Buyers interested in purchasing Plan-It Recycling & Transfer Inc. are waiting for a resolution to the Gorham company’s legal issues before taking over the site and cleaning up the massive piles of trash that have accumulated off Route 25.

Plan-It’s attorney David Perkins said two companies, which he wouldn’t name, are considering buying the shuttered recycling and trash facility. But before Plan-It can be sold, it needs to settle lawsuits against it, which could happen within the coming weeks.

Settlement discussions began Monday, when lawyers for the company and its mortgage holders, including Bank of America, met with representatives of the town of Gorham and the Department of Environmental Protection.

Gorham and the DEP sued Plan-It last year for violating local and state licenses to process and store trash.

“We made significant steps toward settlement,” said Assistant Attorney General Nancy Macirowski, who’s representing the DEP. The parties plan to meet again next week.

“I think something positive will happen soon,” Perkins said.

Plan-It has no money. So, Perkins said, whoever buys the company will be responsible for the cleanup of the site.

Gorham’s attorney, William Dale, said the negotiations revolved around how to pay for cleanup costs and money owed to Plan-It’s mortgage holders.

About 5,000 tons of trash have been sitting at Plan-It’s 5-acre site since January, when a Cumberland County Superior Court judge shut down the facility, after Plan-It ignored a previous court order not to take in more trash than it was hauling out.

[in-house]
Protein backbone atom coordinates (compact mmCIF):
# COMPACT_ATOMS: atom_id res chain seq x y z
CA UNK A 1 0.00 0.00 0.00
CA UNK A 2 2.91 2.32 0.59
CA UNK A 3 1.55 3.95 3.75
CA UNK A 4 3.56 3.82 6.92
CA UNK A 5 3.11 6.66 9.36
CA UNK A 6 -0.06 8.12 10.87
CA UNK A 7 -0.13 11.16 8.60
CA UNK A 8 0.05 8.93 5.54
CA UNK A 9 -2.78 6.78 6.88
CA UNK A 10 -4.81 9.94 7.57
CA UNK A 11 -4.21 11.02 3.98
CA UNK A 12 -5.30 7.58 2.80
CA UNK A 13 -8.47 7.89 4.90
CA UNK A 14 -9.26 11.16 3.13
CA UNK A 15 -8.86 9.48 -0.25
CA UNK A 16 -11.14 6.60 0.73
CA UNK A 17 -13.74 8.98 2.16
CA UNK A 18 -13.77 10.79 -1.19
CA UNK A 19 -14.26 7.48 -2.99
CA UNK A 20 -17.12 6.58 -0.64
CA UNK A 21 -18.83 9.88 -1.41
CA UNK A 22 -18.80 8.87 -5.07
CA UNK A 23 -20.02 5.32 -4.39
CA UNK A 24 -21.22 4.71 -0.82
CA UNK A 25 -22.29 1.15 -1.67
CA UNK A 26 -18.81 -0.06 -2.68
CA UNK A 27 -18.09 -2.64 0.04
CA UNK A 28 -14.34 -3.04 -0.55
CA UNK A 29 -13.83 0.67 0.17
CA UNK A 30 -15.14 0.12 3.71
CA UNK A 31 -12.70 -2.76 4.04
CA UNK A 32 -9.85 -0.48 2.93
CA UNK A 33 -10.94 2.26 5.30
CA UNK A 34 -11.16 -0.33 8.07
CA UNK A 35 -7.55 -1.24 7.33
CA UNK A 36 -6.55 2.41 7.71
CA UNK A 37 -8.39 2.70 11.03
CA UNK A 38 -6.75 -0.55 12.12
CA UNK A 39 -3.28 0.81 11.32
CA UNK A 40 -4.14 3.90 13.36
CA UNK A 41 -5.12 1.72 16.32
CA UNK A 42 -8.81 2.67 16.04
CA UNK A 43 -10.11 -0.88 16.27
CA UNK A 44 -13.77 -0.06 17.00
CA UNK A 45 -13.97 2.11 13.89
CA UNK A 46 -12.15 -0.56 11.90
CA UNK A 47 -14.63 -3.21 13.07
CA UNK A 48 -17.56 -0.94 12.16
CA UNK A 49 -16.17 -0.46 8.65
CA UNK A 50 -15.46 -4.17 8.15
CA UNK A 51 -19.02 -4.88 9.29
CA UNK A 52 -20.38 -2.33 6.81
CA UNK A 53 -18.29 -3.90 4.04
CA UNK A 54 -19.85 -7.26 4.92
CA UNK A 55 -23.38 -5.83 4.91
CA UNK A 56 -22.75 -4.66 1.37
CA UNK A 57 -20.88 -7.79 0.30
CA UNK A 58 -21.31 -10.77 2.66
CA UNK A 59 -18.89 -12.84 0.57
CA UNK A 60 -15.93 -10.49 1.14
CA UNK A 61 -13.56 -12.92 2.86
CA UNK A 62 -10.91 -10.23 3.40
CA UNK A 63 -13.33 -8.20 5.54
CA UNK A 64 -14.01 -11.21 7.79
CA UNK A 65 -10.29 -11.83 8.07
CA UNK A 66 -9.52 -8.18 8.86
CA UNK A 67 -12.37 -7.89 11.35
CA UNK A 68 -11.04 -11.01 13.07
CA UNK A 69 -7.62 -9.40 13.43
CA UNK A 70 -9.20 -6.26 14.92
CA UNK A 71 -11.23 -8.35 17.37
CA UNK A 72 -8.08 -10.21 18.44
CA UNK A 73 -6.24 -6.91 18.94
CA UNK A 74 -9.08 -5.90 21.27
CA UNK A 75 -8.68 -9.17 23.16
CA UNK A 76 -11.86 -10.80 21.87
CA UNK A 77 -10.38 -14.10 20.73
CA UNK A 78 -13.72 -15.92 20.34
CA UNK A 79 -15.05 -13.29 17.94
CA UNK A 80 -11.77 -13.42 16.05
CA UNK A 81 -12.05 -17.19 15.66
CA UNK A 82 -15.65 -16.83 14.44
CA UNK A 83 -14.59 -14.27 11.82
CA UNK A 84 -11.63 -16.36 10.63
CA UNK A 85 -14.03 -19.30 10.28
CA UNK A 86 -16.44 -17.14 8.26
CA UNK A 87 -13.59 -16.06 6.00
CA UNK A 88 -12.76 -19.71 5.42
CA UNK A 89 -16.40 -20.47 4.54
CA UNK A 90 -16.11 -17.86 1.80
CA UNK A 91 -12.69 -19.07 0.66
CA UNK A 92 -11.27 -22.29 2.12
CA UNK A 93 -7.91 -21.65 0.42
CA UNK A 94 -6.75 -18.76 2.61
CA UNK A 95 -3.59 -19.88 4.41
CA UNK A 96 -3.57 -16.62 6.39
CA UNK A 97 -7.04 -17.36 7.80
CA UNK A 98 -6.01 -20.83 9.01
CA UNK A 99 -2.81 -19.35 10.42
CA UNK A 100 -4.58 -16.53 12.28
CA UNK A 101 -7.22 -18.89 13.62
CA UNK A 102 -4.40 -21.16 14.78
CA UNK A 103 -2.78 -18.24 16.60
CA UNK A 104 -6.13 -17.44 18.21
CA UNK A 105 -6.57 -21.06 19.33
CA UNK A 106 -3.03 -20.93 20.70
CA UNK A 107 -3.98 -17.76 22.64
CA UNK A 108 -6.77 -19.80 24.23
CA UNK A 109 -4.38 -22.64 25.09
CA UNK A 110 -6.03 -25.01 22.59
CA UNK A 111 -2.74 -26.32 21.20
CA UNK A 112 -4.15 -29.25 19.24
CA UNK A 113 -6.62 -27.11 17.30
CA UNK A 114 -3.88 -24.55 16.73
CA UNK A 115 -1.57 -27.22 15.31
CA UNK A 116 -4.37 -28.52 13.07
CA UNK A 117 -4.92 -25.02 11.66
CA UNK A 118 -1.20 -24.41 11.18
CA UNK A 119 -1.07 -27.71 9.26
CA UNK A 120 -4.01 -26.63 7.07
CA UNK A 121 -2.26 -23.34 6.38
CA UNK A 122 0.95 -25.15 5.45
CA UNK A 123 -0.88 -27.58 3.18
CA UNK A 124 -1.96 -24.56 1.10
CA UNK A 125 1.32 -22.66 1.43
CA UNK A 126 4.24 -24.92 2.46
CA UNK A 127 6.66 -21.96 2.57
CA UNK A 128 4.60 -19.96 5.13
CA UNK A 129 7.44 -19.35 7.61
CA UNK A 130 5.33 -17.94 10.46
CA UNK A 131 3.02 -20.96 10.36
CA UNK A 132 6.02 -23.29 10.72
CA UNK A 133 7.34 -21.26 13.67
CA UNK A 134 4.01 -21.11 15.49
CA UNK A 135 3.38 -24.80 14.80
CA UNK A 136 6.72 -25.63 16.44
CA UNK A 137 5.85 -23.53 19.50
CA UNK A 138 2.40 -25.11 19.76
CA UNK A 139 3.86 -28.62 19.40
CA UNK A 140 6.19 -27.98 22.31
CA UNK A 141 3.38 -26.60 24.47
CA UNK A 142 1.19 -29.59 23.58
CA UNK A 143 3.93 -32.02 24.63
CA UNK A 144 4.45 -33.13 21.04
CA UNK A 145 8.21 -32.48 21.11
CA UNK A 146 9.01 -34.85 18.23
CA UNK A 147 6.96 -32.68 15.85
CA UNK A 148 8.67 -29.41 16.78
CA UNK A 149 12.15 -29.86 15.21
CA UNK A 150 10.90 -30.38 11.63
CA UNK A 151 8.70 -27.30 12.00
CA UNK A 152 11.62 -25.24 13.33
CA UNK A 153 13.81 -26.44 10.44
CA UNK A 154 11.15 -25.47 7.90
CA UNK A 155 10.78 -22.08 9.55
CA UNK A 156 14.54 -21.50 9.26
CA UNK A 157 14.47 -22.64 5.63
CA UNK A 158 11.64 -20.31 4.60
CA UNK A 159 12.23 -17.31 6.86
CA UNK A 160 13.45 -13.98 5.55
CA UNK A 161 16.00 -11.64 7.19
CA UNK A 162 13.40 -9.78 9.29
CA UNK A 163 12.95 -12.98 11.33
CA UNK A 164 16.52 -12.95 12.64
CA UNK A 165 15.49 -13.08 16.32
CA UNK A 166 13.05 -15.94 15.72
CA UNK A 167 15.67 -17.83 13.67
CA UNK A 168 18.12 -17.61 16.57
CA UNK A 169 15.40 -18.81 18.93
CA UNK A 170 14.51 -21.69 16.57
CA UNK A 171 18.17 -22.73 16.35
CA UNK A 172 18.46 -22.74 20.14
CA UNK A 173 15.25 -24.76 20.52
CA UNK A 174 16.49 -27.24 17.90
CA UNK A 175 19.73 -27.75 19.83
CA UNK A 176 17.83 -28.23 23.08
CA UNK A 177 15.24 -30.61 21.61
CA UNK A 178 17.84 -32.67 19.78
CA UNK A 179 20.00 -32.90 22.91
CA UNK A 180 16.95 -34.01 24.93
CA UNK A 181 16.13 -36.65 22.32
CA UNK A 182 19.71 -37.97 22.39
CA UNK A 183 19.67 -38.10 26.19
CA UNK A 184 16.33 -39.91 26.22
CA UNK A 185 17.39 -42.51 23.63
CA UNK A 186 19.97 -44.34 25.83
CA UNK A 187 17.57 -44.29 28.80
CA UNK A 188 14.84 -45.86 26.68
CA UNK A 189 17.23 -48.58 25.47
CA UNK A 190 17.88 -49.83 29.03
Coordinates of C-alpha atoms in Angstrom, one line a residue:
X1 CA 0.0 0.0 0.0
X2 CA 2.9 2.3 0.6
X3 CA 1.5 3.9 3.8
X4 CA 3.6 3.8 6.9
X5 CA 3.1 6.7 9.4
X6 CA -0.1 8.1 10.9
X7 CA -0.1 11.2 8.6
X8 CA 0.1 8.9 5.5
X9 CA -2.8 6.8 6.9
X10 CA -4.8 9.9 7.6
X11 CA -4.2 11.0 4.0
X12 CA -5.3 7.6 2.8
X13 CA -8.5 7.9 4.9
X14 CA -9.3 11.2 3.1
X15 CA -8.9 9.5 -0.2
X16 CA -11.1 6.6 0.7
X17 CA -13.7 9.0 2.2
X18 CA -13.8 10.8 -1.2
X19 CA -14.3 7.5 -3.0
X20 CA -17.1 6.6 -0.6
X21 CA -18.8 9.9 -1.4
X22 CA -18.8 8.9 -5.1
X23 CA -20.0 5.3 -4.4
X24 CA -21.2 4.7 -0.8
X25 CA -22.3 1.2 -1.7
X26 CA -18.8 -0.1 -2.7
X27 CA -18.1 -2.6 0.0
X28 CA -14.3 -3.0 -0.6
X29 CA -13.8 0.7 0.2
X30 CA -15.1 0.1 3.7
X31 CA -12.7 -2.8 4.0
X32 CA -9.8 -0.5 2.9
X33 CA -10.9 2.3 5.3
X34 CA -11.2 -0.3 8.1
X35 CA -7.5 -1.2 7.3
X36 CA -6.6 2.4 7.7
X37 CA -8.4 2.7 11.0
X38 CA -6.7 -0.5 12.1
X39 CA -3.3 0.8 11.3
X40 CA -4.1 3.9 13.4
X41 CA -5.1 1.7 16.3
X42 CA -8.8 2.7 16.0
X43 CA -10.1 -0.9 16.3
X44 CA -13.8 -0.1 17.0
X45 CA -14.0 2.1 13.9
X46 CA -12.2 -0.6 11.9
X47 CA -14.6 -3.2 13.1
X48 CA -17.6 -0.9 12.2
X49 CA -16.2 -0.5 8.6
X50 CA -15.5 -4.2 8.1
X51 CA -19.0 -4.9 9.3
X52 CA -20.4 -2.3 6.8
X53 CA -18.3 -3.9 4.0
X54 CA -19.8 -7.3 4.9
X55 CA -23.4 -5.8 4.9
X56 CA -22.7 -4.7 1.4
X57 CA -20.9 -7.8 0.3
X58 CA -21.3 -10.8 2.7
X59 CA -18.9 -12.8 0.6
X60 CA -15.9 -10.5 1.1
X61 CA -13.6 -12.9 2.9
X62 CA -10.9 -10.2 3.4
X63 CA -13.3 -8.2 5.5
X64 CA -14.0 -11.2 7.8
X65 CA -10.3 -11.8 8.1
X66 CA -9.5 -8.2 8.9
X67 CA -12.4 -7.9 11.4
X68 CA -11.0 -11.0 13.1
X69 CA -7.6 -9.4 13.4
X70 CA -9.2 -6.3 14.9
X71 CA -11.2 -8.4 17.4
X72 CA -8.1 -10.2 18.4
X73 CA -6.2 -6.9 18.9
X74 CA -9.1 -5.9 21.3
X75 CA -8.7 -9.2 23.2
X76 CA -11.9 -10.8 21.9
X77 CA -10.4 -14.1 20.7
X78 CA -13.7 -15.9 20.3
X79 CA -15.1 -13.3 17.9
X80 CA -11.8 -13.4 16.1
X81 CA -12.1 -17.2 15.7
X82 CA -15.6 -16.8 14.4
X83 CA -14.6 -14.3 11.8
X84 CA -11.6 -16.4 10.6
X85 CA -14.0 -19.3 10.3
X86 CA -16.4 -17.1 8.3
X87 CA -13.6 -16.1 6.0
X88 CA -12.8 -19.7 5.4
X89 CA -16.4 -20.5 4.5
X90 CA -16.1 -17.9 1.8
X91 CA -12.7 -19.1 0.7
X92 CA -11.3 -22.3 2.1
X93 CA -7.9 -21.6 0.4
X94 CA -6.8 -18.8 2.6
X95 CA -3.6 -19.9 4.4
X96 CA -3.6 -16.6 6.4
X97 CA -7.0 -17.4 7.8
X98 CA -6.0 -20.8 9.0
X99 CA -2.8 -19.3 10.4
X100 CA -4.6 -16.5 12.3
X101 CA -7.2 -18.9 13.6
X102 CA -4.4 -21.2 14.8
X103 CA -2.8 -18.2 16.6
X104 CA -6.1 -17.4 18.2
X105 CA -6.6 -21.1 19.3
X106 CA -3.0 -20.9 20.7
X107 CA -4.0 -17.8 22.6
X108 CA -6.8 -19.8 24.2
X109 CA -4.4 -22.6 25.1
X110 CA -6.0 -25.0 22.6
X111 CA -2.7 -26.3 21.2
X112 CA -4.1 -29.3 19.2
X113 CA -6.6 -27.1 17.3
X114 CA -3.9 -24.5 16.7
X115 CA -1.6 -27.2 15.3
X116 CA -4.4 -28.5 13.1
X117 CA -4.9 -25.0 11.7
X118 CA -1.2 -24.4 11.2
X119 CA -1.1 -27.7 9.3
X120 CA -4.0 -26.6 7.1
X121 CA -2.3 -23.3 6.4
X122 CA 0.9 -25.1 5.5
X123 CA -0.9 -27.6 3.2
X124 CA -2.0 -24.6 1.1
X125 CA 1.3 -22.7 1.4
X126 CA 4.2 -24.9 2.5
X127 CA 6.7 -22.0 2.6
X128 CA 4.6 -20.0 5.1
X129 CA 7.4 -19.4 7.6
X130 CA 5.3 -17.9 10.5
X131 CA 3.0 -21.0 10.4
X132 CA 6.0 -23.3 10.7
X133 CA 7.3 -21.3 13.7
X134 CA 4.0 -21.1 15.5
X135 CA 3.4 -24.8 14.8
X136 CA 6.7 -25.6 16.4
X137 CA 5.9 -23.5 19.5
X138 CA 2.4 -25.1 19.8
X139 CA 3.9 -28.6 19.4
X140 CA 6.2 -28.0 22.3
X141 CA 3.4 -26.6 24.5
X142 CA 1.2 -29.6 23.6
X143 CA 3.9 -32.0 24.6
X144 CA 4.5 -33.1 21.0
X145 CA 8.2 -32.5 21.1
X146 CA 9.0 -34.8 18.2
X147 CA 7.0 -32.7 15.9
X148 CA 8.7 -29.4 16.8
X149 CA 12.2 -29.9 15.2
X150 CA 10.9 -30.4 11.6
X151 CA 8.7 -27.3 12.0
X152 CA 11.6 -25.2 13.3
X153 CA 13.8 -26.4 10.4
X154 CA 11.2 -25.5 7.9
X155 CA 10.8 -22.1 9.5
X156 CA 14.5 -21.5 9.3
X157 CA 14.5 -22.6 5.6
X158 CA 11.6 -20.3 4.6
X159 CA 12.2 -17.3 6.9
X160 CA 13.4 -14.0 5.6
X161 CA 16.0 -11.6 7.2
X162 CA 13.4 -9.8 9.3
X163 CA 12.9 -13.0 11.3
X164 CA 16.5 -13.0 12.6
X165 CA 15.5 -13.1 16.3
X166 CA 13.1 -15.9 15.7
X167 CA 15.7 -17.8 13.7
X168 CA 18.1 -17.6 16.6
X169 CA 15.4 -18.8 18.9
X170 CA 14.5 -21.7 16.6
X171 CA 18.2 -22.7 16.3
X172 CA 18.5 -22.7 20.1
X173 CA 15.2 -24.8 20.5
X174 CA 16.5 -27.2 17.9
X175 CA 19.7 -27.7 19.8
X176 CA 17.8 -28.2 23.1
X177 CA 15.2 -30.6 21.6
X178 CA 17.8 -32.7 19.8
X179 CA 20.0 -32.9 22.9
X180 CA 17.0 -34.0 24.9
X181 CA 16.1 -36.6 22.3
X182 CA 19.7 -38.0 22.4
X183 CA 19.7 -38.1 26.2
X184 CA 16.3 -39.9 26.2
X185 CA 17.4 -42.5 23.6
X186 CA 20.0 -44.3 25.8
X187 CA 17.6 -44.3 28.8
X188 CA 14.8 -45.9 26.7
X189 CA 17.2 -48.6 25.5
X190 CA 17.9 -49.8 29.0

Eric Hamlin, an environmental specialist for the DEP, has said the piles of trash are a fire hazard and could produce odors and leak as it decomposes.

He said Tuesday he hopes the trash will be removed before winter, when harsh weather could make the situation worse.

“It’s a mess, and it would be good to get it off that site,” Hamlin said.

Hamlin has estimated it would cost about $700,000 to dispose the trash at a secured landfill or incinerate it at ecomaine in Portland. A less expensive option would be to dump the trash at a closed Gorham landfill, where there would be no tipping fees.

The DEP looked at the former town landfill and determined it could handle the waste, which is mostly construction and demolition debris. It would be up to the town to accept the trash and apply to DEP with a formal request and plan to dispose it there, Hamlin said.

Town Manager David Cole hasn’t ruled out the possibility.

“From the town’s perspective, all of the options are on the table,” he said.

 

Staff Writer Leslie Bridgers can be contacted at: 791-6364 or at: [email protected]